Rental ProgramsSmall Rental
The Small Rental Property Program provides loans incentives or direct loans to property owners who operate affordable rental property.
In the program’s original design, small landlords were required to rebuild or restore their one-to-four unit rentals, then obtain forgivable loans in exchange for renting out the affordable units. However, many landlords were unable to pay the out-of-pocket repair costs, or to obtain construction loans. This stalled the program’s goal of quickly bringing online more post-storm affordable rental housing.
Keeping this in mind, the LRA/Office of Community Development implemented enhancements to the program, allowing the state to provide qualifying small landlords with up-front loans tied to repairs that will be forgivable over time, if the owners follow certain rules. Applicants may either remain in the current loan incentive program or choose the direct loan program.
In combination with the Piggyback program, the Small Rental Property program will help fill niches in the housing market and provide neighborhoods with new or renovated, best-practice, mixed-income units.
As of March 2009, the Small Rental program had placed 1,073 units in commerce in Louisiana, of which 756 are considered affordable; the Piggyback program had placed 854 units online, of which 502 are affordable. Units are considered affordable if a household pays no more than 30 percent of its annual income for housing. Both programs require a significant number of units be affordable to families making below 80 percent of the area median income (AMI) and as low as 30 percent of the AMI. The eventual goal of both programs is nearly 8,500 affordable rental units.
Piggyback Rental Housing
Forty-seven percent of the rental housing in the state, or more than 82,000 rental units, were damaged or destroyed during the storms of 2005. It is vital to Louisiana’s recovery that we rebuild affordable housing for our citizens. Mixed-income properties have proven to be a nationwide best practice, supplying high-quality residential developments in attractive neighborhoods that eliminate the pockets of poverty and social ills so often associated with traditional low-income housing projects.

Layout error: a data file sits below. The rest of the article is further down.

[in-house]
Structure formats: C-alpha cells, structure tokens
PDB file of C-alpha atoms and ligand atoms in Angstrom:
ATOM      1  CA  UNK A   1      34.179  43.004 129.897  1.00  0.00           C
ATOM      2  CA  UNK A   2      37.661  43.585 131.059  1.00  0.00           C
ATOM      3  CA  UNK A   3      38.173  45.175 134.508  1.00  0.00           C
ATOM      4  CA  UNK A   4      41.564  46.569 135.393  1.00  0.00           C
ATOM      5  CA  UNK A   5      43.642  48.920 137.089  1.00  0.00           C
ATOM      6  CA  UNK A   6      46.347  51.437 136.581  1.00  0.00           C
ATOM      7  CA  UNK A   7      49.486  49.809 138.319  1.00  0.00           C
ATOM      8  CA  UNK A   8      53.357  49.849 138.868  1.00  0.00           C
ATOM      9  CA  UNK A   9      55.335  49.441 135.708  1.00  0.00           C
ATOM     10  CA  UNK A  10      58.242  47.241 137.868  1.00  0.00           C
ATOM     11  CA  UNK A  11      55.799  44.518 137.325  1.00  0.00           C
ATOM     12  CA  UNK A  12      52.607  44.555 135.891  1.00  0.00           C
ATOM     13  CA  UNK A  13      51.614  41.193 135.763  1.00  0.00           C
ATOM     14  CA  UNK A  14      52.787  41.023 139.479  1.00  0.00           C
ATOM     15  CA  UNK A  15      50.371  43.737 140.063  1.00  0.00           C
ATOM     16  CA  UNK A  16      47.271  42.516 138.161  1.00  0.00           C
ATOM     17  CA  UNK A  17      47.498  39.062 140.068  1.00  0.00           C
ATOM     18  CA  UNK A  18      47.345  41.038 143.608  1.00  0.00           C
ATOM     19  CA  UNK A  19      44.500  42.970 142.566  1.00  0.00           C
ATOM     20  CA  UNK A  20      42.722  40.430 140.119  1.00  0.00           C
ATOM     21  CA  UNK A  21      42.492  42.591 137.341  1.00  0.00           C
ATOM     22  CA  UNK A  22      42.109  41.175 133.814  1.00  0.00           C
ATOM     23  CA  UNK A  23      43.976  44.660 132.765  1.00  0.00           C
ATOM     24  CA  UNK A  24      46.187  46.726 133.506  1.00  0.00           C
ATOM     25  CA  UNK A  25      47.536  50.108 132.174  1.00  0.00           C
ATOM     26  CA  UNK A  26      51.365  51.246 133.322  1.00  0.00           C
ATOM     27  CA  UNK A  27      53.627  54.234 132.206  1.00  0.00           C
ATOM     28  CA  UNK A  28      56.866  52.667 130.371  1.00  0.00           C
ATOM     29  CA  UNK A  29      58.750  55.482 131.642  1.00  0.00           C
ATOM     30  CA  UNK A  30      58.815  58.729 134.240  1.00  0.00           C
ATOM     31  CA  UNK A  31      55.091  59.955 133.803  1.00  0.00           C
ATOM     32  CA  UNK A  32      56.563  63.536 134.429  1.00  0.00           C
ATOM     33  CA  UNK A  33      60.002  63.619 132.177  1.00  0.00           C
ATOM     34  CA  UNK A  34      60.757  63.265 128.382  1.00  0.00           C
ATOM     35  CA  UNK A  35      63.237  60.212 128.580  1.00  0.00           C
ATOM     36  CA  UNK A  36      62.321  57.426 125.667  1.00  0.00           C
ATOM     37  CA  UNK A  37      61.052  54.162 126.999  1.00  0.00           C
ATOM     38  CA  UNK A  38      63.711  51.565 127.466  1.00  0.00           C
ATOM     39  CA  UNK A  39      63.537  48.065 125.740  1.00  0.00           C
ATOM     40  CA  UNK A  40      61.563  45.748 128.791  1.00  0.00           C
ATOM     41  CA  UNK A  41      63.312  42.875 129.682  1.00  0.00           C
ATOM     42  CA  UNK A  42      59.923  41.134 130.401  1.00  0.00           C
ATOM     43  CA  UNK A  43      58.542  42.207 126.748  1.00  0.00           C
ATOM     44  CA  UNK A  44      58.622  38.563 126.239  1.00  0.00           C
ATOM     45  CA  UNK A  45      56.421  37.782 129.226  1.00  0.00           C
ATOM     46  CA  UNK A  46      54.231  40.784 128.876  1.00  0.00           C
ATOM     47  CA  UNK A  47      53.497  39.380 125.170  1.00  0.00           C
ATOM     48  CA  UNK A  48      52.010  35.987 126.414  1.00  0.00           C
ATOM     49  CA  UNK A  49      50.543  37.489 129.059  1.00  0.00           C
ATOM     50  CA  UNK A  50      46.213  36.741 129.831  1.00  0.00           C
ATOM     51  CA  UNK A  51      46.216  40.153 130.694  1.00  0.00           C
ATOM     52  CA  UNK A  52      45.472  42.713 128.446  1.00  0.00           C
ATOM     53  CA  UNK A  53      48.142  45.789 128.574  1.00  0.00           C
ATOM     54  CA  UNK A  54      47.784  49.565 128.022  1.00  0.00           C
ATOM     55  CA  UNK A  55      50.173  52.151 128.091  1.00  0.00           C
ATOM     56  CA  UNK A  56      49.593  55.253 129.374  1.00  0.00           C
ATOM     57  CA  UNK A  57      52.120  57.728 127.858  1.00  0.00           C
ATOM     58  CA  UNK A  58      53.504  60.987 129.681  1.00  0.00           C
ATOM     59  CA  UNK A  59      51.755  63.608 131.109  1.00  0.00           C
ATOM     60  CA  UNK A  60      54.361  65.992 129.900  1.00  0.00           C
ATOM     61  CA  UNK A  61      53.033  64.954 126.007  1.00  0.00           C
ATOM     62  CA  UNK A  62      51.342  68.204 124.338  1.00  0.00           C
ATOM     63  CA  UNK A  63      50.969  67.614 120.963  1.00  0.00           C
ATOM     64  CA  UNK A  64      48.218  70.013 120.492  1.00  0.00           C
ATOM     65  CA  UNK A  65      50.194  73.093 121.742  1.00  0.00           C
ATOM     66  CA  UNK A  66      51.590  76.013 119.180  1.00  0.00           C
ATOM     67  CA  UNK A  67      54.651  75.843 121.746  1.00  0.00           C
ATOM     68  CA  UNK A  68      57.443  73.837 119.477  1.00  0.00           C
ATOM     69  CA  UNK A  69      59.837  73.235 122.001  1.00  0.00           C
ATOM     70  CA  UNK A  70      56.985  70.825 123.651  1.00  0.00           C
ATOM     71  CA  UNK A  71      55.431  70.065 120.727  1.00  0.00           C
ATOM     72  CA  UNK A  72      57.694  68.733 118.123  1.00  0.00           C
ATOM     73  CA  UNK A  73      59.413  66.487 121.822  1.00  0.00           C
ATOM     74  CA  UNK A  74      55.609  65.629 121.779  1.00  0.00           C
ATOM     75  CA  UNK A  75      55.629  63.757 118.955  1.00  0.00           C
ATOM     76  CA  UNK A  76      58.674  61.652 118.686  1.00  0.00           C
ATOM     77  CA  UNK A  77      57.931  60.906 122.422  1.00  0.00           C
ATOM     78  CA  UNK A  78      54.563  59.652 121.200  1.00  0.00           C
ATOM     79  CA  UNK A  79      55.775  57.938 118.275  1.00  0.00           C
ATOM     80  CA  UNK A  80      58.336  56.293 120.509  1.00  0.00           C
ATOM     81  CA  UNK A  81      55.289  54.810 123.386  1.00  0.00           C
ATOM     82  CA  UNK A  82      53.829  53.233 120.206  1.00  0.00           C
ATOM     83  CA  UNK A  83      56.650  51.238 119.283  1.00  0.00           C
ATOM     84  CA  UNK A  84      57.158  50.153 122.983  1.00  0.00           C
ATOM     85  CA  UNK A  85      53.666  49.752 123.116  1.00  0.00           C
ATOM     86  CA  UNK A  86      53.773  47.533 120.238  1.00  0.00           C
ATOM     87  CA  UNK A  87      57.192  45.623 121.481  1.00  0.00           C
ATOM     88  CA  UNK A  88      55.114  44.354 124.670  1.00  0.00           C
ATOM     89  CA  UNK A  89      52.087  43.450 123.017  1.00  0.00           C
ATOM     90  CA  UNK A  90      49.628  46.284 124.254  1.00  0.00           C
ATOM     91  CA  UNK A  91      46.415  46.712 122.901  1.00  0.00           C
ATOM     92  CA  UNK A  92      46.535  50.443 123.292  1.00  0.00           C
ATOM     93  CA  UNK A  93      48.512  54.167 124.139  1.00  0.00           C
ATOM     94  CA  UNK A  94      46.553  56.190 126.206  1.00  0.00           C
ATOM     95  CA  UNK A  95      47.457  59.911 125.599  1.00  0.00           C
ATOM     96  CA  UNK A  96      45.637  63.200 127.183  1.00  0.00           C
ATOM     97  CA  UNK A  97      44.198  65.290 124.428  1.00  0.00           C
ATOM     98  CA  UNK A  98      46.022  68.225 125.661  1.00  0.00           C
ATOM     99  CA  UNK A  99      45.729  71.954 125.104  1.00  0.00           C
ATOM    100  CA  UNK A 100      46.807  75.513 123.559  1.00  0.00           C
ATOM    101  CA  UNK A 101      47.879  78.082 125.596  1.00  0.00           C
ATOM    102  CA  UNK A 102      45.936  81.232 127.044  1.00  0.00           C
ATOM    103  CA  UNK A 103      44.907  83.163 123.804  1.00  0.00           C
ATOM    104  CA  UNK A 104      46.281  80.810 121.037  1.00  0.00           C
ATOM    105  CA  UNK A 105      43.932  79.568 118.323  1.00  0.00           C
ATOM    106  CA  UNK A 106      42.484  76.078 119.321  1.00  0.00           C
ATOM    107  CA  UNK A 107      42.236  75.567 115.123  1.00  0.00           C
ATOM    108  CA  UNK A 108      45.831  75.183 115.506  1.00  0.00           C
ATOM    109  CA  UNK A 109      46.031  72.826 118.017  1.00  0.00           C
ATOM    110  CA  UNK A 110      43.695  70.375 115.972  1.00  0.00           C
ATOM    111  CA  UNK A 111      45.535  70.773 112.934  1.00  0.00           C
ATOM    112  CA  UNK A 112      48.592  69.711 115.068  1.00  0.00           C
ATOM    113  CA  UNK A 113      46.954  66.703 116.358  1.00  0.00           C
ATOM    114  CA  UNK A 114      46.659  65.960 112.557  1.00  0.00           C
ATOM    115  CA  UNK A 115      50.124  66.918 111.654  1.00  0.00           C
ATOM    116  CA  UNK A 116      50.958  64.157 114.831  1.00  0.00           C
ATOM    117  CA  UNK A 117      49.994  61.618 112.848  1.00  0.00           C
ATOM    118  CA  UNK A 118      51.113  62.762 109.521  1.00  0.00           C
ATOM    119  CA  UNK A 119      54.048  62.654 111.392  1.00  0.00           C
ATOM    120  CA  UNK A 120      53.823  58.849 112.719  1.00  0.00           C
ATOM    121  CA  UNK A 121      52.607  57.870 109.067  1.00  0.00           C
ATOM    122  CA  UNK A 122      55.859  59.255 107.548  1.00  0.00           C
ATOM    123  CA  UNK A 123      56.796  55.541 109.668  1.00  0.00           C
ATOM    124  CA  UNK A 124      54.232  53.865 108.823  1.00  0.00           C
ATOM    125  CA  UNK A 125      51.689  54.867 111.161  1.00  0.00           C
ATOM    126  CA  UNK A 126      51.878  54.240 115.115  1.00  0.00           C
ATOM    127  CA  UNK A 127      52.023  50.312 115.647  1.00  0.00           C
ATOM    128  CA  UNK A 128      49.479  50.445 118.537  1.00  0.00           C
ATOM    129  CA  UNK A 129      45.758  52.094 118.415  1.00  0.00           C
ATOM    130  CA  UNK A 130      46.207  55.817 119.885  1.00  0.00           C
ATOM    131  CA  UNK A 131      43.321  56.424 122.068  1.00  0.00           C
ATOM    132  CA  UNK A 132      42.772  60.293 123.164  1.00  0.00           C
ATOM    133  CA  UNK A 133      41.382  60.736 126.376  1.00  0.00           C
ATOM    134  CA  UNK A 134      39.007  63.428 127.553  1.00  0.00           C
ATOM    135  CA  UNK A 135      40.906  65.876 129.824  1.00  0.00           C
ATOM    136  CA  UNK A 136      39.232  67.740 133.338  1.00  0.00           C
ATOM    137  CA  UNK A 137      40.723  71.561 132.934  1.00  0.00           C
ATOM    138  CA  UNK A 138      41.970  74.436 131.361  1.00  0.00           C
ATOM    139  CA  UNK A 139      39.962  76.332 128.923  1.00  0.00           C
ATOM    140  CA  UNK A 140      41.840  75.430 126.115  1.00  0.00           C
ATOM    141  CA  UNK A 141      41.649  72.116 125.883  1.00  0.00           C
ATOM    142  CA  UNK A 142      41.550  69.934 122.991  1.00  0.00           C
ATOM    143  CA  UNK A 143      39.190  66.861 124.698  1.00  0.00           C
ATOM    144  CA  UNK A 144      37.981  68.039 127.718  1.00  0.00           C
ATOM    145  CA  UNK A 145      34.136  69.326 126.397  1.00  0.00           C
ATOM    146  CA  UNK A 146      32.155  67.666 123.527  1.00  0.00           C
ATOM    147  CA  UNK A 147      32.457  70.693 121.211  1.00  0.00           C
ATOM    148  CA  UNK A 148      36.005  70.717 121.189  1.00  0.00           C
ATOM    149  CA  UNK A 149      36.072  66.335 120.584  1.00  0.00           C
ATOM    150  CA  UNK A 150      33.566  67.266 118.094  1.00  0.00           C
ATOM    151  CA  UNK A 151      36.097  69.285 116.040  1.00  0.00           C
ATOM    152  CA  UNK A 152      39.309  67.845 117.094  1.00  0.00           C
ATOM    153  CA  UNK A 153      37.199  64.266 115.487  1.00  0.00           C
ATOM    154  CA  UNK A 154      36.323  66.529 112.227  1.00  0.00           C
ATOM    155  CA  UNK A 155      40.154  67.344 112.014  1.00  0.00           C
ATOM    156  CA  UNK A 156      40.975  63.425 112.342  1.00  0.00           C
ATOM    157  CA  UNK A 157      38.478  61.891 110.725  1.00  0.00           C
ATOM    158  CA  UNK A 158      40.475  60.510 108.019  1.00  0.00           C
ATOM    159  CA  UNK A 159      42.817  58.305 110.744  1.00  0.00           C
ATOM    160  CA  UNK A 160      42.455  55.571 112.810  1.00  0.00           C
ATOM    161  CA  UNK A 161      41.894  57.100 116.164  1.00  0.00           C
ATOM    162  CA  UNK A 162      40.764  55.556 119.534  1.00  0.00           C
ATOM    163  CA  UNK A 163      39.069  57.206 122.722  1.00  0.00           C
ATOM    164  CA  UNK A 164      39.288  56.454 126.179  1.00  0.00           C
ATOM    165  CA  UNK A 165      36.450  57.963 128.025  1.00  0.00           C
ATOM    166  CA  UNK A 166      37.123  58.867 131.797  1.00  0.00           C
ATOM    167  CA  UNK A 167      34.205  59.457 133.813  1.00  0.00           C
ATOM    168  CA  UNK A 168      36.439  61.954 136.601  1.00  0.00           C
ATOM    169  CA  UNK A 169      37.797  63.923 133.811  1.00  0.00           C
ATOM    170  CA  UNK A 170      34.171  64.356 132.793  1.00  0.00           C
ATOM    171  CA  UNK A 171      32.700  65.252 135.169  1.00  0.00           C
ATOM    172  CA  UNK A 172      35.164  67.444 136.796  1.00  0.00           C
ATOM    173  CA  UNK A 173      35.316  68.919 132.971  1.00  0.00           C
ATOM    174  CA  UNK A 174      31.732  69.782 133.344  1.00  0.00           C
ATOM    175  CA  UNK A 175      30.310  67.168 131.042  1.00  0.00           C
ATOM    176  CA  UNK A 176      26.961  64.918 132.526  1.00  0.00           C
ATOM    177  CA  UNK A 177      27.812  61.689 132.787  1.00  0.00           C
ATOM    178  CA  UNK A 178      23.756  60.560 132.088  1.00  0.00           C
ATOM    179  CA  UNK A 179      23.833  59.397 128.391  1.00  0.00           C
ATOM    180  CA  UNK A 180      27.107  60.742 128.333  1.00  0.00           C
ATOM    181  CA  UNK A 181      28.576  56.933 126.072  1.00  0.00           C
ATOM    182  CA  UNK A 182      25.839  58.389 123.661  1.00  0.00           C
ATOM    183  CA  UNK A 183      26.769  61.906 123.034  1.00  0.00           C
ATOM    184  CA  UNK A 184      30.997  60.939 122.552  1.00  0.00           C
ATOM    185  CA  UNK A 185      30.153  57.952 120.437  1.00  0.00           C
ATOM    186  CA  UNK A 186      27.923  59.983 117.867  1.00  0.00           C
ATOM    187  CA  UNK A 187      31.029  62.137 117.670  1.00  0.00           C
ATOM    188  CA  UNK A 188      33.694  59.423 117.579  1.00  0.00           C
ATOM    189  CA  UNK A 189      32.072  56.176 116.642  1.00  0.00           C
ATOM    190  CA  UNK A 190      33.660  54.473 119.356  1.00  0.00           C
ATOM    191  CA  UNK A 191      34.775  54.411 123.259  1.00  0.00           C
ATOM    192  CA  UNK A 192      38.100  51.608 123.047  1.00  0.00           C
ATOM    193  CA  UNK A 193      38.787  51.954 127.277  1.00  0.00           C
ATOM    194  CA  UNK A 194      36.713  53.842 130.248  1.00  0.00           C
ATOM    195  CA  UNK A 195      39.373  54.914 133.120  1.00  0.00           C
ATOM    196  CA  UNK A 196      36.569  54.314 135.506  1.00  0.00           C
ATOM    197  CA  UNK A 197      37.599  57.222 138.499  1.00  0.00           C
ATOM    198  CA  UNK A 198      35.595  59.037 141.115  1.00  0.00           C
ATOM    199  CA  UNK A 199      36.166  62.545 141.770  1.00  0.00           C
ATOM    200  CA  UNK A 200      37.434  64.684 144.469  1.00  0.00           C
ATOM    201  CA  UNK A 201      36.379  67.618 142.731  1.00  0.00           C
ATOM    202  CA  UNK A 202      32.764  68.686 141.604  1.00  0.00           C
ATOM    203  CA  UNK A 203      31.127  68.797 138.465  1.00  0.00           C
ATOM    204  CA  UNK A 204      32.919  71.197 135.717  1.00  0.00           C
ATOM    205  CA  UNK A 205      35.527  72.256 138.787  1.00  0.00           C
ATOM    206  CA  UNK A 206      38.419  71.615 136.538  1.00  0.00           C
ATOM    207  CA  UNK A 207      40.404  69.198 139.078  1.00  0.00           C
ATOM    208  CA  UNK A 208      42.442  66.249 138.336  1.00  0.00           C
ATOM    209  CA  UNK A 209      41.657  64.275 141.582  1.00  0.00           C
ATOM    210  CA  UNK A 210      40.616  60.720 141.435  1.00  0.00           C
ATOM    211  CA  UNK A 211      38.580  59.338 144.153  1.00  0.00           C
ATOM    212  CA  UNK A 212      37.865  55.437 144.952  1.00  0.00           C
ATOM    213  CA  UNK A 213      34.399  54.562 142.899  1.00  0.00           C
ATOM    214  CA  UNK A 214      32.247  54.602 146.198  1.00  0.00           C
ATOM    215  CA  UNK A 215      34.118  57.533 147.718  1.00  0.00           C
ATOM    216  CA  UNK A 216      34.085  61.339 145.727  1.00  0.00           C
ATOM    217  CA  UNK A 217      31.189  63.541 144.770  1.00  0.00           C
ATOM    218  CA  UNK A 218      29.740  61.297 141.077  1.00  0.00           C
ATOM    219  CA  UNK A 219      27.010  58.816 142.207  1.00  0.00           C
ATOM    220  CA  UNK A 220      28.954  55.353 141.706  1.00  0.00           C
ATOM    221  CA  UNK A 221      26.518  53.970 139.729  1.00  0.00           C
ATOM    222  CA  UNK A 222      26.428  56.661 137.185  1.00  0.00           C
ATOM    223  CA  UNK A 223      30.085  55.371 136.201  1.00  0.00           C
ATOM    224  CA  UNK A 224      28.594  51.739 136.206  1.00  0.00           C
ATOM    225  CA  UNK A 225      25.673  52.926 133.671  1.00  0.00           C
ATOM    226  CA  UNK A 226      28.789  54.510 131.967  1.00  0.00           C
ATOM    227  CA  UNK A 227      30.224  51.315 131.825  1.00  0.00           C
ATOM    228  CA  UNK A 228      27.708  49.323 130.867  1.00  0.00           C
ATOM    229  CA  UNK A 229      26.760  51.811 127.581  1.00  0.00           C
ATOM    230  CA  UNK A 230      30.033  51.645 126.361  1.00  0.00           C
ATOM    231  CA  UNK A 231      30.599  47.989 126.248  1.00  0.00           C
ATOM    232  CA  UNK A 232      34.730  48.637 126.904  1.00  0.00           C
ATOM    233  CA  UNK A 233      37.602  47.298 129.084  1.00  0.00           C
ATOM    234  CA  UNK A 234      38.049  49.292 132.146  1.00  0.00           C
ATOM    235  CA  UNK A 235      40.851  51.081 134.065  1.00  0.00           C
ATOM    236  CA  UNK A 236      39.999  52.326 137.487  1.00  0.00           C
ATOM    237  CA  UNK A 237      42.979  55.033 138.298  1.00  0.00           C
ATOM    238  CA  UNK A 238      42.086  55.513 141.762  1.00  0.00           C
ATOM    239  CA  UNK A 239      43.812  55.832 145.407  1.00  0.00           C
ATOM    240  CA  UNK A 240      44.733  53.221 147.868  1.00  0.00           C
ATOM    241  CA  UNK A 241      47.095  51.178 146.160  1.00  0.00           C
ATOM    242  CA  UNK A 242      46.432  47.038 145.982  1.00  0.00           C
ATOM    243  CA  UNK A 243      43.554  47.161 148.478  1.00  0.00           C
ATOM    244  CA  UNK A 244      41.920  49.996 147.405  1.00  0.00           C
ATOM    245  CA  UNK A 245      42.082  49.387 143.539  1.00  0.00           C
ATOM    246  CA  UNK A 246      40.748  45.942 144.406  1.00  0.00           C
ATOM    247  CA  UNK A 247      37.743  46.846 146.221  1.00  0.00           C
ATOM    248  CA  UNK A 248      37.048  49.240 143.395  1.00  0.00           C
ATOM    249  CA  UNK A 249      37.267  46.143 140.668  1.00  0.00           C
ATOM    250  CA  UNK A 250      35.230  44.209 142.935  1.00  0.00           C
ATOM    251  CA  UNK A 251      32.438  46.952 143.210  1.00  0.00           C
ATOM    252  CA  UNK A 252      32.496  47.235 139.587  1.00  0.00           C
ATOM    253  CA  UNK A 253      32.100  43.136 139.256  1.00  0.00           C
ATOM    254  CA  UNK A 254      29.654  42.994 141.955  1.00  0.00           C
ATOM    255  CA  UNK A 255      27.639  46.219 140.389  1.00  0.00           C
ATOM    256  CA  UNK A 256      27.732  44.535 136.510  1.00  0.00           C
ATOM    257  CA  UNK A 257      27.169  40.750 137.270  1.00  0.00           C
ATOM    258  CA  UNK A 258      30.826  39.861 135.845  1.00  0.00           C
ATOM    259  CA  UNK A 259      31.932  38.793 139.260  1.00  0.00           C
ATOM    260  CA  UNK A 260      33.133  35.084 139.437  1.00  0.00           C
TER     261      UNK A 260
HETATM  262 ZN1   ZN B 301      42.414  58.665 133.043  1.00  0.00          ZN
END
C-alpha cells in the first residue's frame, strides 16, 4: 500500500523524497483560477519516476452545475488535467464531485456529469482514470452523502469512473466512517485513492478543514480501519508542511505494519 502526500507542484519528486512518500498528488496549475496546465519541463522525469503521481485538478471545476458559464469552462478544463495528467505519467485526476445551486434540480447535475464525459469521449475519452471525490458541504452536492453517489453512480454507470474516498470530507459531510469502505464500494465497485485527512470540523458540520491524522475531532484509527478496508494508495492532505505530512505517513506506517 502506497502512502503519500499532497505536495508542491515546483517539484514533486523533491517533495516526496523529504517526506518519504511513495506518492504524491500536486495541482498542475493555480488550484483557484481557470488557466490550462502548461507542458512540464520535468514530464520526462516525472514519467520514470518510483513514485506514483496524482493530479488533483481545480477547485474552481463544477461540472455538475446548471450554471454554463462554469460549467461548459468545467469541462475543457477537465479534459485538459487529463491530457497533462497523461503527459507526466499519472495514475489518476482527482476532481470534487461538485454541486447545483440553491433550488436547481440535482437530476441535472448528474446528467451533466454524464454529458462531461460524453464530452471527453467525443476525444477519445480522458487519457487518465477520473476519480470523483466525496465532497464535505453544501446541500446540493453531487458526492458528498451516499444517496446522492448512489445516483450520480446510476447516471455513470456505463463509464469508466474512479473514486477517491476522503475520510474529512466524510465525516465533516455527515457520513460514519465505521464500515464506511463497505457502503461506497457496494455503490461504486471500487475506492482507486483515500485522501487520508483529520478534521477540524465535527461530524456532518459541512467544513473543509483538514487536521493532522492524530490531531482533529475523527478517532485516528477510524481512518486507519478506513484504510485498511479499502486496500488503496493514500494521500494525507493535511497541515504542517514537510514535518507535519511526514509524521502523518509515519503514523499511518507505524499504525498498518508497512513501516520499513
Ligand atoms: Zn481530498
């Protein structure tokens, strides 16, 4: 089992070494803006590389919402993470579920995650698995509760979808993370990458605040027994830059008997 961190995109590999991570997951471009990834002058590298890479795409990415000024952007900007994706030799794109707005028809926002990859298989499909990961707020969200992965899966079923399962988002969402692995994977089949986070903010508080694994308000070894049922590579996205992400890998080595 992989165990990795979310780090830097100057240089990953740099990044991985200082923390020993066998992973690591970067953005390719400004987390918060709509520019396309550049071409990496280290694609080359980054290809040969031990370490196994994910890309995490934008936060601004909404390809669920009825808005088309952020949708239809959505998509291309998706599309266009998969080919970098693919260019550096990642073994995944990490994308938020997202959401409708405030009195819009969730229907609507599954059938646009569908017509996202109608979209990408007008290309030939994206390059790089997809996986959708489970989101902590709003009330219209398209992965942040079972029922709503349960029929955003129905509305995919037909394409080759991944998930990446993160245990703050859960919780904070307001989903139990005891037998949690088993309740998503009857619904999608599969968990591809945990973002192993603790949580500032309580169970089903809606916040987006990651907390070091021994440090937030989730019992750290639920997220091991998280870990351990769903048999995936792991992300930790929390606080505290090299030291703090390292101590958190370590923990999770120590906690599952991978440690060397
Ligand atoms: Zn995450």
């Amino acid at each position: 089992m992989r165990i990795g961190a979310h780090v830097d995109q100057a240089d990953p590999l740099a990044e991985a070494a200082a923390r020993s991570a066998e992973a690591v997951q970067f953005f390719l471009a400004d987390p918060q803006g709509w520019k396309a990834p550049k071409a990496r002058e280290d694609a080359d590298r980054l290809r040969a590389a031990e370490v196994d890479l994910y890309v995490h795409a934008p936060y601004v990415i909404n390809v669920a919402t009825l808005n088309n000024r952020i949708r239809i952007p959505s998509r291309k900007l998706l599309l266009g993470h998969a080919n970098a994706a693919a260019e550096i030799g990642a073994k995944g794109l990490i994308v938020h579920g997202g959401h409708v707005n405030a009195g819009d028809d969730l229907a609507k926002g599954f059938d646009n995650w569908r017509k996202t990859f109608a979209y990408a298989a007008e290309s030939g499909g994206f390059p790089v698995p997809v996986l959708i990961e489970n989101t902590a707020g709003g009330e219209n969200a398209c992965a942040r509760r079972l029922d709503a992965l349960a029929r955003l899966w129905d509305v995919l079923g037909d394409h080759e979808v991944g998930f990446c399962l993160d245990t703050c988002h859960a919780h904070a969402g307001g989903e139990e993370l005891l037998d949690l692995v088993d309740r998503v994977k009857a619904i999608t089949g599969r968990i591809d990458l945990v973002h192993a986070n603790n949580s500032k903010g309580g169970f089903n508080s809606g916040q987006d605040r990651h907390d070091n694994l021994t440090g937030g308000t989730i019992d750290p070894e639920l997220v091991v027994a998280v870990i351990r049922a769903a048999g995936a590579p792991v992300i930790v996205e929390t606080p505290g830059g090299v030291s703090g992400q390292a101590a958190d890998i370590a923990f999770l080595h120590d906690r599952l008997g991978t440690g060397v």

By contributing capital in the form of CDBG funding, the state ensures affordable rental housing in more than 50 percent of the mixed-income units, some of which are market-rate units and some are which are “affordable.” A portion of the affordable rentals are reserved as Permanent Supportive Housing units, which are tied to supportive services for low-income individuals with disabilities.
The state’s Piggyback Program has awarded a grand total of $581 million in CDBG funds for affordable rental housing, creating a total of 8,184 rental units that will become available by December 2010. The grand total includes 3,294 market-rate rentals and 4,891 affordable units; 721of the affordable units are reserved for PSH vouchers.
How the finance packaging works
To help finance the projects, CDBG funds are “piggybacked” onto Gulf Opportunity Zone Low Income Housing Tax Credits and serve to bridge any funding gaps between the tax credits and private financing. All of the projects must be completed by December 2010, when the Go Zone program sunsets. In order to qualify for funding, developers submit an application to the Louisiana Housing Finance Agency for low-income housing tax credits and to LRA/OCD for Piggyback gap financing. After the competitive application process, developers sell the credits to an investor, generating an immediate equity stream. This equity, when combined with the CDBG gap financing and private debt, creates sufficient capital to build and operate the rental housing developments. In return, the investor owns a piece of the project and can claim the tax credits on federal tax returns for 10 years.
The affordability formula explained
The low-income housing affordability formula is established by HUD each spring and is based on the Area Median Income (AMI) of a parish. The AMI is the region’s mid-range income (not the average income). For example: In the Metropolitan Service Area (MSA) in New Orleans (Orleans, St. Tammany, Plaquemines, Jefferson and St. Bernard parishes), the mid-range income for a family of four in 2008 was $52,000. To qualify for 50 percent AMI, the New Orleans family must earn $26,000. Workforce housing is considered to be for households with incomes at or below 60 percent of the AMI; low-income housing is considered to be for households with incomes at or below 20, 30 or 40 percent of the area’s median income. HUD cautions that no more than 30 percent of a family’s income should be spent on rent and utilities.